“Domestic consumption will be the ultimate beneficiary of lower oil prices as inflation drops and spending power rises… With 75 percent of our country’s GDP coming from domestic consumption, the Philippines is clearly the biggest winner in this low oil price environment.” (see The Game Changer, Jan. 19, 2015)

As a result, foreign funds have come in droves this year boosting share prices to new highs. Since the start of the year, the Philippine stock market has registered more Php 40 billion worth of net foreign inflows, driving the PSE index up 8.7 percent in the first 9 weeks of 2015. 

Ride the bull and stay the course

From the time that the market made a historic bottom on March 6, 2009, the constant theme and strategy that we have presented to our investors and readers is to RIDE THIS BULL MARKET and to STAY THE COURSE.  This opportunity of a lifetime which began in 2009 would have been for naught if you have not followed what we have been writing.  You may have caught the bottom but if you sold too early, the opportunity cost would have been great.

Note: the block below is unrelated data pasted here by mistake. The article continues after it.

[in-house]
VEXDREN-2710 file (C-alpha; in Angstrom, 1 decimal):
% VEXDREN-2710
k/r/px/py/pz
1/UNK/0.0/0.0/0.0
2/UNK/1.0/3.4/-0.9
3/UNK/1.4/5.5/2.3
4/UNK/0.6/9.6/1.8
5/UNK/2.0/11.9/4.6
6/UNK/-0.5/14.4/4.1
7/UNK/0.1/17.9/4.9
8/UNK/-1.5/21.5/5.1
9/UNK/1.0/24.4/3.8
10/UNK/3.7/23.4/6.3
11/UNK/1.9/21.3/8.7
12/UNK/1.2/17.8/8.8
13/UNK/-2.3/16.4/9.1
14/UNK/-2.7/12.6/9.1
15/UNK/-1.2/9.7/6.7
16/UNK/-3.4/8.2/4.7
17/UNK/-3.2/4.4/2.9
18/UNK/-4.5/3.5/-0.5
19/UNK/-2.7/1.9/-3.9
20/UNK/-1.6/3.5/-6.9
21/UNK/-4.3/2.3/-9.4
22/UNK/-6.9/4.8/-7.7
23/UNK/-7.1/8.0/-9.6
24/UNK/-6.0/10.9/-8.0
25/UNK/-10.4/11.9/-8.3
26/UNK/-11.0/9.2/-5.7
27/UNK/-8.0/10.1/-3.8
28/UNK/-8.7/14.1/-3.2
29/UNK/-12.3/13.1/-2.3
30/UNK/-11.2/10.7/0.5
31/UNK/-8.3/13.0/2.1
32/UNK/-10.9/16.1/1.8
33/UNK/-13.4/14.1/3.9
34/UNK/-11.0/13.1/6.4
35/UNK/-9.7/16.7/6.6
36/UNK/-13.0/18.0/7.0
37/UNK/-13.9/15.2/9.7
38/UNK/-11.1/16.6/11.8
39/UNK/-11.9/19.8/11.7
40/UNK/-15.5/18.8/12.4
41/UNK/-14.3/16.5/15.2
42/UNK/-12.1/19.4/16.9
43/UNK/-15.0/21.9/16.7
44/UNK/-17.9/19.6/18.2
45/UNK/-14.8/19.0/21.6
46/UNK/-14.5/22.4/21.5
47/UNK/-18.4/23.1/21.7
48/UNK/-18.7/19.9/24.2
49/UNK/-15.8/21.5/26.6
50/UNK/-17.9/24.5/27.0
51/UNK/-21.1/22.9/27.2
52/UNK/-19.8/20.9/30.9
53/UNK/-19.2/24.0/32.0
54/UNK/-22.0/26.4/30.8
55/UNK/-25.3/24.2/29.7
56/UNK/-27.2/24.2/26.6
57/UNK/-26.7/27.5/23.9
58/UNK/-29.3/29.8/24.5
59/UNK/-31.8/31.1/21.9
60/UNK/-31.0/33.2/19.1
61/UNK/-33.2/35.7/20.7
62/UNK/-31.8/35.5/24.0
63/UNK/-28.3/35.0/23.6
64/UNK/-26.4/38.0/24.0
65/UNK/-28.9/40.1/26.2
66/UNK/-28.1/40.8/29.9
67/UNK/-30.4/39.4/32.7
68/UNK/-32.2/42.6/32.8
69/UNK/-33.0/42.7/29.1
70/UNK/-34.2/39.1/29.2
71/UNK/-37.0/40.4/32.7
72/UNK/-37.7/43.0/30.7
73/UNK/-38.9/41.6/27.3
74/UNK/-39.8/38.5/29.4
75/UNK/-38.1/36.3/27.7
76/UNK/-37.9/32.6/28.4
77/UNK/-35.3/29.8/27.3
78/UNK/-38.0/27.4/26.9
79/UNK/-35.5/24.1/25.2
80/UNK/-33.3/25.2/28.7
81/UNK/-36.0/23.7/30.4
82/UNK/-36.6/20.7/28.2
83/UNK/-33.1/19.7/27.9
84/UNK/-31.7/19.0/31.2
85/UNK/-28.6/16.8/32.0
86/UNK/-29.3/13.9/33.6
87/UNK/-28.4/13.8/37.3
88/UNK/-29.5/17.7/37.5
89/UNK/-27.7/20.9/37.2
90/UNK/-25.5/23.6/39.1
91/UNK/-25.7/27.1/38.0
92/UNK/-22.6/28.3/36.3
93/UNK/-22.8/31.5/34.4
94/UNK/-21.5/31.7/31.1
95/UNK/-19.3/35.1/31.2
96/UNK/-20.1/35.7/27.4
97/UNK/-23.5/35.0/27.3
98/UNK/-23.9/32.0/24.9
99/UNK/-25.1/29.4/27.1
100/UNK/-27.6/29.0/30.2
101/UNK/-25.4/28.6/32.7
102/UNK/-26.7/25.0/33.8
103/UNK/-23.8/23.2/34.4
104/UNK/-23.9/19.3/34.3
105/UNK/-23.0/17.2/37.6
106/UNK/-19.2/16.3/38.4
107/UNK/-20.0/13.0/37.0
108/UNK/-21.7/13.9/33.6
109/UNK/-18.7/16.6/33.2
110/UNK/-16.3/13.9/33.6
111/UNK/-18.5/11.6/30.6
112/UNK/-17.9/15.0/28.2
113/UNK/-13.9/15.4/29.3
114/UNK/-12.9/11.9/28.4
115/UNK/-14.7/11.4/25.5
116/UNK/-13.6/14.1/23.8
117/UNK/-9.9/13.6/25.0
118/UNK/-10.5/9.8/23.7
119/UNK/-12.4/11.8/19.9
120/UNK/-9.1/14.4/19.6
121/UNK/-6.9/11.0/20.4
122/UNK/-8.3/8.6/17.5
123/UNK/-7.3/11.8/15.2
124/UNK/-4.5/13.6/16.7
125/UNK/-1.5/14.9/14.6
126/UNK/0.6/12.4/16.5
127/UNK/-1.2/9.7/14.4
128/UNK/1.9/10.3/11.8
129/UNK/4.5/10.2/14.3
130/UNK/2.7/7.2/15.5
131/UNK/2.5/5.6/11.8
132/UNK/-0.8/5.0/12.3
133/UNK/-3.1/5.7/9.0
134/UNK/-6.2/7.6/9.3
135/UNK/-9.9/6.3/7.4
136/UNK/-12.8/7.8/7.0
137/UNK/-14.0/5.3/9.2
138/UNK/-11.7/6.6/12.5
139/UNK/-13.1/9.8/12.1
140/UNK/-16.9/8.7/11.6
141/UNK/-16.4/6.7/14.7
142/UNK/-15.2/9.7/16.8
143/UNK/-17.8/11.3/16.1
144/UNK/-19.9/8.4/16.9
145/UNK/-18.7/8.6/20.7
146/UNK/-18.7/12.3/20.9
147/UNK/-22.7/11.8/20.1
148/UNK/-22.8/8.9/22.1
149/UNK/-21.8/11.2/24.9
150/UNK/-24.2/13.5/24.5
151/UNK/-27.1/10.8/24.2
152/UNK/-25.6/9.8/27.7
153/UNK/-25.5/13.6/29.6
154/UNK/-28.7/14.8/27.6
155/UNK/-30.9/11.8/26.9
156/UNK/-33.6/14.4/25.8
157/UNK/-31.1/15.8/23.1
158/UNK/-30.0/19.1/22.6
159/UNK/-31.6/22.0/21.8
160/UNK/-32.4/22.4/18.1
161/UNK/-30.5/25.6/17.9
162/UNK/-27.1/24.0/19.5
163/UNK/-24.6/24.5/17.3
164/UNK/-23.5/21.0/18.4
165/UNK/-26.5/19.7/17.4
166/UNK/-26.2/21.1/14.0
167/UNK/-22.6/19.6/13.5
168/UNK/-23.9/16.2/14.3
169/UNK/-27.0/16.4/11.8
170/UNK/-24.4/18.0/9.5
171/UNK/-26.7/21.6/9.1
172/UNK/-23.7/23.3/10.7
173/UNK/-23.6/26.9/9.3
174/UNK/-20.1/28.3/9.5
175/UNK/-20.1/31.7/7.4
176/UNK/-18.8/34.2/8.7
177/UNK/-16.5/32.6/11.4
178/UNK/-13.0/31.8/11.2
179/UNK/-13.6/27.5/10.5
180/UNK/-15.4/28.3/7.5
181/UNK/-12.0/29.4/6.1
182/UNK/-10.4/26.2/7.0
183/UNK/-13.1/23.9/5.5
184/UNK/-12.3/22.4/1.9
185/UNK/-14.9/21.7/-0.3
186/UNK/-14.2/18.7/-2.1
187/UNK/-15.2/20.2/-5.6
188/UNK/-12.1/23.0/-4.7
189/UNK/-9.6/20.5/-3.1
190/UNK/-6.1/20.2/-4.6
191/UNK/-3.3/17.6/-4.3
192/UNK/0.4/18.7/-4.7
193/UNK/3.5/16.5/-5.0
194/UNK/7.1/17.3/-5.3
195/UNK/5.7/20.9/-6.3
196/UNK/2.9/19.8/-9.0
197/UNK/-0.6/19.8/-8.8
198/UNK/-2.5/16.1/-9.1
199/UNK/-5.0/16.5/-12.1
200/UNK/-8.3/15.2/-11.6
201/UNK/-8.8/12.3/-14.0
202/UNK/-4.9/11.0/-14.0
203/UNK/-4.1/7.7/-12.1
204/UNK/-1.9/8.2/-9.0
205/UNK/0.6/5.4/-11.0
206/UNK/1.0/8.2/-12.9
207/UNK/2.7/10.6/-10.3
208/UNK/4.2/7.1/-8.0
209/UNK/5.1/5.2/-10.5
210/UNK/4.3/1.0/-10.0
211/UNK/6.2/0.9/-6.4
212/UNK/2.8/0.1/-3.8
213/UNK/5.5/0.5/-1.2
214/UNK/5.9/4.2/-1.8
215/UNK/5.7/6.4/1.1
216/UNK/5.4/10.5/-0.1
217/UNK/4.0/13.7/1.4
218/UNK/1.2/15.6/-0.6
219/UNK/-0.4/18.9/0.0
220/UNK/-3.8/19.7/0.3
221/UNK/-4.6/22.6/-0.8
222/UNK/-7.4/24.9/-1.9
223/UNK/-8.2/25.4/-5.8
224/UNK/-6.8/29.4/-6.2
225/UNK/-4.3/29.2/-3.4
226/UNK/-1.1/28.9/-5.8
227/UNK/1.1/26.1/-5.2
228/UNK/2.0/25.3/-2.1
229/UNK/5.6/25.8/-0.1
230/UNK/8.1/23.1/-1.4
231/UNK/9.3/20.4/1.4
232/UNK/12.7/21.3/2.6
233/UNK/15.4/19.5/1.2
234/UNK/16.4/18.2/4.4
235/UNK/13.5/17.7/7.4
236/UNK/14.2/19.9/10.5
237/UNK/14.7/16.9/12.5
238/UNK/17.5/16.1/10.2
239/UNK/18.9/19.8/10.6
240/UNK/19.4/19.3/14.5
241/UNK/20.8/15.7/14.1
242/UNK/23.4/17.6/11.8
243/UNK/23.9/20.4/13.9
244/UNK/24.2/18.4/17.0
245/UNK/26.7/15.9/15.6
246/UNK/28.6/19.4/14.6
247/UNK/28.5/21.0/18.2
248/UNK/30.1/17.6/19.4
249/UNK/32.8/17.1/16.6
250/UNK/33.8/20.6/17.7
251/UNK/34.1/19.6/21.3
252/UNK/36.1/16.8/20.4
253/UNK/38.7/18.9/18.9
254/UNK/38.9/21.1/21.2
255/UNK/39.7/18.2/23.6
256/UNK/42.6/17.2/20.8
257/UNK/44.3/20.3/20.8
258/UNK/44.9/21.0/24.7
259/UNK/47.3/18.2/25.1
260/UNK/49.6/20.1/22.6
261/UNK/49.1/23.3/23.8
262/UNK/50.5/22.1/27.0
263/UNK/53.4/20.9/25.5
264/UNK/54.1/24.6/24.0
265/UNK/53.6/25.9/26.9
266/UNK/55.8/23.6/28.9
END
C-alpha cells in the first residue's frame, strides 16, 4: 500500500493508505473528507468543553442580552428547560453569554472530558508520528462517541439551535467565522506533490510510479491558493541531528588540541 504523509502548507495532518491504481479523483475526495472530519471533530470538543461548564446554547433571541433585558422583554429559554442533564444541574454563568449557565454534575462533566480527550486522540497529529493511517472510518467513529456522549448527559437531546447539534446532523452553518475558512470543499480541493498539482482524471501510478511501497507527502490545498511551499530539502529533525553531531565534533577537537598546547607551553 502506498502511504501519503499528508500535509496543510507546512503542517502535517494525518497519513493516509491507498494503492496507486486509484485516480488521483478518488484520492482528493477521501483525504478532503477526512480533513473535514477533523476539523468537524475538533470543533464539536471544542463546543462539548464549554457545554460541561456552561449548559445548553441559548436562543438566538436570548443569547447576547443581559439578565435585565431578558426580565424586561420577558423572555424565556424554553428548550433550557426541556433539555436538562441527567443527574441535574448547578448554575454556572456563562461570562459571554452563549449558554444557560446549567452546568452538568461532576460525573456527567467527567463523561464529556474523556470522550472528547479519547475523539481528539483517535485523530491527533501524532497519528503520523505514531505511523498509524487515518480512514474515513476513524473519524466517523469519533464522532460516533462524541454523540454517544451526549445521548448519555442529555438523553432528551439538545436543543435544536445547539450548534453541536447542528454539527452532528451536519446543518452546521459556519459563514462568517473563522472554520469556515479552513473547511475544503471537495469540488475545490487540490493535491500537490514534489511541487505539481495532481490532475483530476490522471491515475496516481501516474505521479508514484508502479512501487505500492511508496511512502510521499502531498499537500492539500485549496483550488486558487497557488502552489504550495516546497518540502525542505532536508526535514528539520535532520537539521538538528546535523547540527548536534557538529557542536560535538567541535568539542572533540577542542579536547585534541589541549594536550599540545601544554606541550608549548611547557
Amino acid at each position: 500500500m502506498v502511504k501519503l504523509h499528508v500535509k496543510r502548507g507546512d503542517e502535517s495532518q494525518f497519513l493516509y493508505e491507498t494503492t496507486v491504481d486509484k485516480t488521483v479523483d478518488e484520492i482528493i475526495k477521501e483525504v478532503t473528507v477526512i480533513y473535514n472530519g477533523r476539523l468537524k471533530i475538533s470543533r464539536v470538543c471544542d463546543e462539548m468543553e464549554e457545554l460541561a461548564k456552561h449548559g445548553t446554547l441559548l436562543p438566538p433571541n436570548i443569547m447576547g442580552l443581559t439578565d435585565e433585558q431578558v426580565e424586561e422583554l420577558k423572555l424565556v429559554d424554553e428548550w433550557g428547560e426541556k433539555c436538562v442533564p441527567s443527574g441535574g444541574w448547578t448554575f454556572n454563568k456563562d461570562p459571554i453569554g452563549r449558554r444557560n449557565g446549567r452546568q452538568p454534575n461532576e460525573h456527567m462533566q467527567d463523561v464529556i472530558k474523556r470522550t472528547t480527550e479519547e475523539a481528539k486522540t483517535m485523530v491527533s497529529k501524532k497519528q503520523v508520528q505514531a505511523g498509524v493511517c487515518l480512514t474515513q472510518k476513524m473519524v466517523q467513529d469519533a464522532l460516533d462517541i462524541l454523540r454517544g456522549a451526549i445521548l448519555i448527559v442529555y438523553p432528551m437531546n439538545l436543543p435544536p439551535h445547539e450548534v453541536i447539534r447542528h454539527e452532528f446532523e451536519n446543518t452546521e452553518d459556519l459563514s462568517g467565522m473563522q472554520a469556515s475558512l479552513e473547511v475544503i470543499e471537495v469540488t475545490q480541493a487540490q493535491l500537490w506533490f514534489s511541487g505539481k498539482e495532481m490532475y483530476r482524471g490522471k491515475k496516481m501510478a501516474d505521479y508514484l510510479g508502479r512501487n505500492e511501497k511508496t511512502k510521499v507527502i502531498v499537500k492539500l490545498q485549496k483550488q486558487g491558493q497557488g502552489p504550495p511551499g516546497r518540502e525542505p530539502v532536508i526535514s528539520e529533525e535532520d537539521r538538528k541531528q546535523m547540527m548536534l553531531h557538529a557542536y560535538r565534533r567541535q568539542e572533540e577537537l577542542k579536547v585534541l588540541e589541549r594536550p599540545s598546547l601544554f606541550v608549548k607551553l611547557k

Since the PSE index bottomed over six years ago (November 2008), the PSE index have already gained 366 percent.  Meanwhile, investors who have stayed with us in our flagship Philequity Fund would have already returned 420 percent over the same period.

Philequity annual investors’ briefing

We invite all our shareholders and clients to our annual investors’ briefing on March 14 (Saturday), at the Meralco Theater.  The briefing starts at 9am, with doors opening at 8 a.m.  Our  strategies of how to ride this bull market will be discussed during the briefing. 

Philequity Management is the fund manager of the leading mutual funds in the Philippines.  Visit www.philequity.net to learn more about Philequity’s managed funds or to view previous articles.  For inquiries or to send feedback, please call (02) 689-8080 or email [email protected].